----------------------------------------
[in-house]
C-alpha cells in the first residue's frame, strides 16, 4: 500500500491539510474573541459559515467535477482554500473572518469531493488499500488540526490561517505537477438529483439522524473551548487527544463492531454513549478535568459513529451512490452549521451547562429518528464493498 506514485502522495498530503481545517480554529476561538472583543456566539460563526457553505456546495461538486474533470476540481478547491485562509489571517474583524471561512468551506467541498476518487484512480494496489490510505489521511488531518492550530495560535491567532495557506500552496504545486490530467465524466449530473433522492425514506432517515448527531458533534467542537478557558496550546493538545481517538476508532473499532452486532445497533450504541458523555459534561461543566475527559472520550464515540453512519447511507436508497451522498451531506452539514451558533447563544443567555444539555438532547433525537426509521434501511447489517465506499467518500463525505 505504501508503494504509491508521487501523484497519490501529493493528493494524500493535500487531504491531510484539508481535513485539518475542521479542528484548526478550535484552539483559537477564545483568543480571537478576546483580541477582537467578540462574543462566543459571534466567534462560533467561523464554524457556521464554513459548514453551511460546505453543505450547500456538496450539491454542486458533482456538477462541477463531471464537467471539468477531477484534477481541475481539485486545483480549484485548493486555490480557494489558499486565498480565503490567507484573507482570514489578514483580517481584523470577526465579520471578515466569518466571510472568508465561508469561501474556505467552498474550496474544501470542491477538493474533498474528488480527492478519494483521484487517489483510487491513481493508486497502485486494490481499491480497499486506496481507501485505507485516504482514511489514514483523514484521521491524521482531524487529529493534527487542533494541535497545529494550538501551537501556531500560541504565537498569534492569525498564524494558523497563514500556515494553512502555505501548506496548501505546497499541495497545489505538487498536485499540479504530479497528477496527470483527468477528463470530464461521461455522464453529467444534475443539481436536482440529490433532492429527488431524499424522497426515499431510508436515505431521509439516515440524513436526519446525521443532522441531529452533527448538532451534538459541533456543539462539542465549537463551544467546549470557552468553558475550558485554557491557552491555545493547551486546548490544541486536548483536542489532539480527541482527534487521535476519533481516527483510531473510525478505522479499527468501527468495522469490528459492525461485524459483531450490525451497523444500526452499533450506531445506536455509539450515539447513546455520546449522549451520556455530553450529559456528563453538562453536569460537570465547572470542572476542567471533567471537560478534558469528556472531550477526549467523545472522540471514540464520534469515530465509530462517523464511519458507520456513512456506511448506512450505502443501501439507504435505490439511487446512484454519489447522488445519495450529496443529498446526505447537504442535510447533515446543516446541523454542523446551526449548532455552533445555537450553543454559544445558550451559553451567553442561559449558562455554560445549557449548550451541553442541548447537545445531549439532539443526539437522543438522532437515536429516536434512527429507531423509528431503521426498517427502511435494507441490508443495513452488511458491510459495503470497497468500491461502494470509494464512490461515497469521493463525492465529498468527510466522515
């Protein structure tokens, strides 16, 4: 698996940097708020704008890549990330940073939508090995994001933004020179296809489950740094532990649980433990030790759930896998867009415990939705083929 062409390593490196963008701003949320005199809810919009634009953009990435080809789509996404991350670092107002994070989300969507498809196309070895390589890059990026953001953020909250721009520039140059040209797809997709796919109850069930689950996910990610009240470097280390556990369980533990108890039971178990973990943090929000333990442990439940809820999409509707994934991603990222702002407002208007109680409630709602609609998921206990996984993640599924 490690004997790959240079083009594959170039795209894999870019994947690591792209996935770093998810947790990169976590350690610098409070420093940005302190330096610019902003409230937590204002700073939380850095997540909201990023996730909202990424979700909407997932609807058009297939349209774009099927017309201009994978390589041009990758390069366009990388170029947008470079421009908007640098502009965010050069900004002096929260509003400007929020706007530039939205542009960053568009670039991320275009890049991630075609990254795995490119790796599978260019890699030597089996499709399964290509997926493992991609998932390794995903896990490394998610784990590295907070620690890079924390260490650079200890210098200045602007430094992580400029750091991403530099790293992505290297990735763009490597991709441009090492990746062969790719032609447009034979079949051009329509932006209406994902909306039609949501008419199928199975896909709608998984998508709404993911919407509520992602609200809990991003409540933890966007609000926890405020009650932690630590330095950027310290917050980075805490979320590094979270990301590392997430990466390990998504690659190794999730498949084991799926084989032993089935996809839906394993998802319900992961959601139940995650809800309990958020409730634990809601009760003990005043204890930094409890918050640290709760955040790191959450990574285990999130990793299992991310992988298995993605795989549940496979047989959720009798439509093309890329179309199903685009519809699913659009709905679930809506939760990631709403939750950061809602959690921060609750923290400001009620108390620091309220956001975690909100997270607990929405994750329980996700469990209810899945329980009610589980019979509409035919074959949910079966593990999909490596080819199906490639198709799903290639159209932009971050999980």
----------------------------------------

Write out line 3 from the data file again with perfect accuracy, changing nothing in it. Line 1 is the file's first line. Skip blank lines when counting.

């Protein structure tokens, strides 16, 4: 698996940097708020704008890549990330940073939508090995994001933004020179296809489950740094532990649980433990030790759930896998867009415990939705083929 062409390593490196963008701003949320005199809810919009634009953009990435080809789509996404991350670092107002994070989300969507498809196309070895390589890059990026953001953020909250721009520039140059040209797809997709796919109850069930689950996910990610009240470097280390556990369980533990108890039971178990973990943090929000333990442990439940809820999409509707994934991603990222702002407002208007109680409630709602609609998921206990996984993640599924 490690004997790959240079083009594959170039795209894999870019994947690591792209996935770093998810947790990169976590350690610098409070420093940005302190330096610019902003409230937590204002700073939380850095997540909201990023996730909202990424979700909407997932609807058009297939349209774009099927017309201009994978390589041009990758390069366009990388170029947008470079421009908007640098502009965010050069900004002096929260509003400007929020706007530039939205542009960053568009670039991320275009890049991630075609990254795995490119790796599978260019890699030597089996499709399964290509997926493992991609998932390794995903896990490394998610784990590295907070620690890079924390260490650079200890210098200045602007430094992580400029750091991403530099790293992505290297990735763009490597991709441009090492990746062969790719032609447009034979079949051009329509932006209406994902909306039609949501008419199928199975896909709608998984998508709404993911919407509520992602609200809990991003409540933890966007609000926890405020009650932690630590330095950027310290917050980075805490979320590094979270990301590392997430990466390990998504690659190794999730498949084991799926084989032993089935996809839906394993998802319900992961959601139940995650809800309990958020409730634990809601009760003990005043204890930094409890918050640290709760955040790191959450990574285990999130990793299992991310992988298995993605795989549940496979047989959720009798439509093309890329179309199903685009519809699913659009709905679930809506939760990631709403939750950061809602959690921060609750923290400001009620108390620091309220956001975690909100997270607990929405994750329980996700469990209810899945329980009610589980019979509409035919074959949910079966593990999909490596080819199906490639198709799903290639159209932009971050999980």